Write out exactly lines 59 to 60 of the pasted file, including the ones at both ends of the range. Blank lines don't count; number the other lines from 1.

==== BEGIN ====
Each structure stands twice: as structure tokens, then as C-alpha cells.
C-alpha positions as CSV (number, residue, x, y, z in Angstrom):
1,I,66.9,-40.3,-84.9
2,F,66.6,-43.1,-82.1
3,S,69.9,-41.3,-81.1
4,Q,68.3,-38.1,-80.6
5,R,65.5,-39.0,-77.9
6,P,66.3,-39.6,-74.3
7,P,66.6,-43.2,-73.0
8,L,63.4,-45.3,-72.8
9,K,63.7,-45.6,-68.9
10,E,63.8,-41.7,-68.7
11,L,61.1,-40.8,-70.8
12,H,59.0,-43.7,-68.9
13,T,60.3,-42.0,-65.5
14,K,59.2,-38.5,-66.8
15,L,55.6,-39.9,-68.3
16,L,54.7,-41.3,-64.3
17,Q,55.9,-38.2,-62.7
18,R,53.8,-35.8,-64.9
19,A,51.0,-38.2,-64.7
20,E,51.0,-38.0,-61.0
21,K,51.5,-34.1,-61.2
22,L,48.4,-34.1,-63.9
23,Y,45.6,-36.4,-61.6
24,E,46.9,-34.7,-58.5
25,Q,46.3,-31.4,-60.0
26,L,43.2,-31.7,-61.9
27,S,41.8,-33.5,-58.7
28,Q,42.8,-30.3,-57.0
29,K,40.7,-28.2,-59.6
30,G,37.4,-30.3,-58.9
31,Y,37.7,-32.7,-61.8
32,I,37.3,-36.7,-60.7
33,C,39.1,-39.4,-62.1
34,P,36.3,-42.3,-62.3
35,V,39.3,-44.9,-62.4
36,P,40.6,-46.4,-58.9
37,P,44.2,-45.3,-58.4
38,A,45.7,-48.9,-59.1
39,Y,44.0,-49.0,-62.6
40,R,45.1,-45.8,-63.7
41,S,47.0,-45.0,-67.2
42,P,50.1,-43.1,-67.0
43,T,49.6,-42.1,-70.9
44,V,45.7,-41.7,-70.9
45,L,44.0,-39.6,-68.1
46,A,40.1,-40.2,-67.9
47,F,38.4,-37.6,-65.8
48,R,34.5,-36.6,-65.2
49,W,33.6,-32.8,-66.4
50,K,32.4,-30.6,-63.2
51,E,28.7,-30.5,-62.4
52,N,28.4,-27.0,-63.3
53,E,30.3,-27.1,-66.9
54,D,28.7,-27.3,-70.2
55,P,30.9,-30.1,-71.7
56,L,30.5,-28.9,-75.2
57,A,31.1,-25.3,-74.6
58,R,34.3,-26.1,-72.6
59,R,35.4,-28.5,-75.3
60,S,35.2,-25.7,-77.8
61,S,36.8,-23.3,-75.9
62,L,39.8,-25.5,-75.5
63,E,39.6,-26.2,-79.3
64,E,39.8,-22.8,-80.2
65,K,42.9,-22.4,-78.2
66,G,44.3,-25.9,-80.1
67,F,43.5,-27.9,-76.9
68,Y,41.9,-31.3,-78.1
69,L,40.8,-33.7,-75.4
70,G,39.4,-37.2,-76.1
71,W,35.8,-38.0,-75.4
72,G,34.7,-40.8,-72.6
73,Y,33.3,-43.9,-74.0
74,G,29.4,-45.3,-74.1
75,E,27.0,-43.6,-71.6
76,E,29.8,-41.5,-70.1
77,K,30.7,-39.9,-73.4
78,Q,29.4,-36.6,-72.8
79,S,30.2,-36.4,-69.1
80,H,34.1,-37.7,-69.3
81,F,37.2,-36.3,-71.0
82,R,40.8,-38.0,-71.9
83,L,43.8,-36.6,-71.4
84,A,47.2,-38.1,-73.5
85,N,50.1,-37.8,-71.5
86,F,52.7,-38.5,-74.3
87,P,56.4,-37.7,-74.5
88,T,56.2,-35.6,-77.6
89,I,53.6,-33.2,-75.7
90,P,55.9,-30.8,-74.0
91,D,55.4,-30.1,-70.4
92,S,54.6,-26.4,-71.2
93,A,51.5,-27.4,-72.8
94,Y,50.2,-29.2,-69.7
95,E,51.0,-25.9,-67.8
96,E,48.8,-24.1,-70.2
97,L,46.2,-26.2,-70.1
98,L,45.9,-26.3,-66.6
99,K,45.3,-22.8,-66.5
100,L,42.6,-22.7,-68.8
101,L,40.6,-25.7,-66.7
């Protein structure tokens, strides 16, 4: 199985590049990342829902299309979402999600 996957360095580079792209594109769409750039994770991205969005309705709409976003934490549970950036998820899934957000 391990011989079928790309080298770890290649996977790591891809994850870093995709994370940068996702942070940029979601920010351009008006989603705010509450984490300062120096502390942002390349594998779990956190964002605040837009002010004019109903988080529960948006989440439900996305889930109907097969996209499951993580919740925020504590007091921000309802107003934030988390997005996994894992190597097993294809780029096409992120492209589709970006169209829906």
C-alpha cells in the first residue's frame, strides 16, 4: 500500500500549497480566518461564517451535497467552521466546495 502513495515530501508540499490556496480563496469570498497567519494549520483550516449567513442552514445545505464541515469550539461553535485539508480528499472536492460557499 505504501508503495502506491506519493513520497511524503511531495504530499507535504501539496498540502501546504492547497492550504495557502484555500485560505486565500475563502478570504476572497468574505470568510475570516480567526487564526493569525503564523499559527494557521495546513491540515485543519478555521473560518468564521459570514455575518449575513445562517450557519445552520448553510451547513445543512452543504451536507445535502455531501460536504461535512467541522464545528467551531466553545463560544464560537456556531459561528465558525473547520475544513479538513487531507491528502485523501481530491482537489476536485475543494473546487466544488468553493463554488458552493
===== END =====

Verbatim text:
57,A,31.1,-25.3,-74.6
58,R,34.3,-26.1,-72.6